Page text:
• Microcirculation Physiome Project (1998-2001)
    • Biomedical Engineering Society Fall Meeting, Seattle, co-organizer of Circulation Track (2000)
    • Consultant:
    • Isis Pharmaceuticals Co. (2000)
    • Rensselaer Polytechnic Institute (Biomedical Engineering initiative, Whitaker Foundation) (2001)
    • Bristol-Meyer Squibb (1994)

Educational Contributions and Experience

  • Undergraduate students:
    • S.C.U.B.A.
    • Physiology
    • Introduction to BME
    • Honors Reading in BME
  • Graduate students:
    • Microcirculation
    • Cellular signaling
    • Human Physiology
    • Topics in Vascular Biology
    • Honors Readings in Microcirculation
  • Medical Students:
    • Physiology (cardiovascular, respiratory)
    • Pharmacology
  • Residents in Anesthesiology:
    • ASA Content Outline
    • Cadaver dissections
    • Critical Reading Skills
    • Senior Presentations for MARC

Publications

Selected Recent Journal Articles
  • MDS Frame, GB Chapman, Y Makino, IH Sarelius. Shear stress gradient over endothelial cells in a curved microchannel system. Biorheology, 35: 245-261, 1998.
  • MDS Frame. Conducted signals within arteriolar networks initiated by bioactive amino acids. American Journal of Physiology: Heart and Circulation, 276: H1012-H1021, 1999.
  • Mustafa SS, RJ Rivers, MDS Frame. Microcirculatory basis for non-uniform flow delivery with intravenous nitroprusside. Anesthesiology, 91(3): 723-731, 1999.
  • Rivers RJ, and MDS Frame. Vascular communication initiated by increases in tissue adenosine. Journal of Vascular Research, 36: 193-200, 1999.
  • MD Frame. Increased flow precedes remote arteriolar dilations for some micro-applied agonists. American Journal of Physiology: Heart and Circulation, 278: H1186-H1195, 2000.
  • MD Frame and IH Sarelius. Flow disrupts F-actin central fibers in endothelial cells growing on a curved surface. Microcirculation, 7: 419-427, 2000.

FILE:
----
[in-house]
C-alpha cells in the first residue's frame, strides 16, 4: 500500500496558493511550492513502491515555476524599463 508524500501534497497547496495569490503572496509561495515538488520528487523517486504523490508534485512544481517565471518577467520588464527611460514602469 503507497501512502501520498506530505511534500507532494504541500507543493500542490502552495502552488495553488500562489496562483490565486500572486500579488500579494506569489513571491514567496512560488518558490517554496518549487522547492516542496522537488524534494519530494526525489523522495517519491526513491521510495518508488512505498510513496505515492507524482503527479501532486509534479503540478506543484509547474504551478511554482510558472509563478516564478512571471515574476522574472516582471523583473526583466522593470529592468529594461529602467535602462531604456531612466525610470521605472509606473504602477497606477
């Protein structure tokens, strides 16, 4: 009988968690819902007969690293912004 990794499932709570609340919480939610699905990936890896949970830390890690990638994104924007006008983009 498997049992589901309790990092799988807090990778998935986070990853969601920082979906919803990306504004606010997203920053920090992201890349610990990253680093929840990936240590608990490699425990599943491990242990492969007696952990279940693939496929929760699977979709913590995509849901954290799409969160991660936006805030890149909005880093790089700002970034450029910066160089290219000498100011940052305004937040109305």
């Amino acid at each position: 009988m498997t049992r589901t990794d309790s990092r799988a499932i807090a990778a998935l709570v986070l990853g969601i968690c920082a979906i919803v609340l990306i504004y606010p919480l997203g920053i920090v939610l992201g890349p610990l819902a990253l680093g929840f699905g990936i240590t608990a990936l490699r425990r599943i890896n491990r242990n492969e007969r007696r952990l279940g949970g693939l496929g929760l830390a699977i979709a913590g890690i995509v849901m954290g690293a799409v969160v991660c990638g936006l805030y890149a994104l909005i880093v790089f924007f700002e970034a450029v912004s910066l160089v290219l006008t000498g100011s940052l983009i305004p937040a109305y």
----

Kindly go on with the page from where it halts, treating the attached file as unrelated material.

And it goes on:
• DN Noren, HJ Palmer, and MD Frame. Predicted wall shear rate gradients in T-type arteriolar bifurcations. Biorheology, 37: 325-340, 2000.
  • RJ Rivers, JB Beckman, and MD Frame. Technique for using video-microscopy and indicator dilution for repeated measurements of cardiac output in small animals. Anesthesiology, 94: 489-495, 2001.
  • MD Frame, JM Miano, J Yang, RJ Rivers. Localized adenovirus mediated gene transfer into vascular smooth muscle in the hamster cheek pouch. Microcirculation 8: 403-413, 2001.
  • RJ Fox, and MD Frame. Regulation of flow and wall shear stress in arteriolar networks of the hamster cheek pouch. Journal of Applied Physiology, 92:2080-2088, 2002.
  • MD Frame, R Fox, D Kim, A Mohan, BC Berk, C Yan. Diminished arteriolar responses in nitrate tolerance involve ROS and angiotensin II. American Journal of Physiology Heart and Circulation, 282: H2377-H2385, 2002.
  • MD Frame. In vivo transfection in microcirculatory research. Current Contents, ISI, Philadelphia, in press 2002.

Invited Seminars

  • Department of Surgery, University of Rochester, NY 2002
  • Departments of Biomedical Engineering and Physiology/Biophysics, SUNY Stony Brook, NY 2002
  • Department of Medical Biophysics, University of Western Ontario, Canada 2001
  • Biomedical Engineering Department, Rensselaer Polytechnic Institute, Troy, NY 2001
  • Isis Pharmaceuticals Co., Carlsbad, CA 2000
  • Biomedical Engineering Program, Pennsylvania State University, University Park, PA 1999
  • Institute for Environmental Medicine, University of Pennsylvania Medical Center, Philadelphia, PA 1999
  • Department of Pharmacology and Physiology, University of Rochester 1999
  • Stanford Nanofabrication Facility, Stanford University 1998
  • Department of Physiology and Biophysics, Louisiana State University, Shreveport 1995
  • Department of Physiology and Mol. Med., Medical College of Ohio, Toledo 1995
  • Department of Physiology, University of New Mexico, Albuquerque 1994
  • Depts. of Emergency Medicine and Physiology, Louisiana State U., Shreveport 1993
  • Cardiology Unit, University of Rochester Medical Center 1992
  • Department of Physiology, University of Missouri, Columbia 1992
  • Department of Biophysics, University of Rochester Medical Center 1989
  • Department of Medical Physiology, Texas A&M University, College Station 1989

Recent Meetings (stop by and say Hi)

  • A Sethi, LD Frame, S Malik, J Yang, MD Frame. Arteriolar network preconditioning response requires connexin 43 in hamster cheek pouch. Experimental Biology 2002, New Orleans, LA, April 19-24, 2002.
  • MD Frame, RJ Fox, JJ Beckman. Chloride channel involvement in flow recruitment by vitronectin receptor stimulation. Experimental Biology 2002, New Orleans, LA, April 19-24, 2002.
  • MD Frame, RJ Fox. Vitronectin receptor stimulation of remote vascular responses: role of connexin 43. Biomedical Engineering Annual Fall Meeting, Durham, NC, October, 2002.
  • Z-G Jin, H Ueba, T Tanimoto, Ao Lungu, MD Frame, BC Berk. Src kinase-dependent transactivation of VEGF receptor Flk-1 is involved in fluid shear stress-induced eNOS activation and vasodilation. American Heart Association Scientific Sessions 2002, Chicago, IL, November 2002.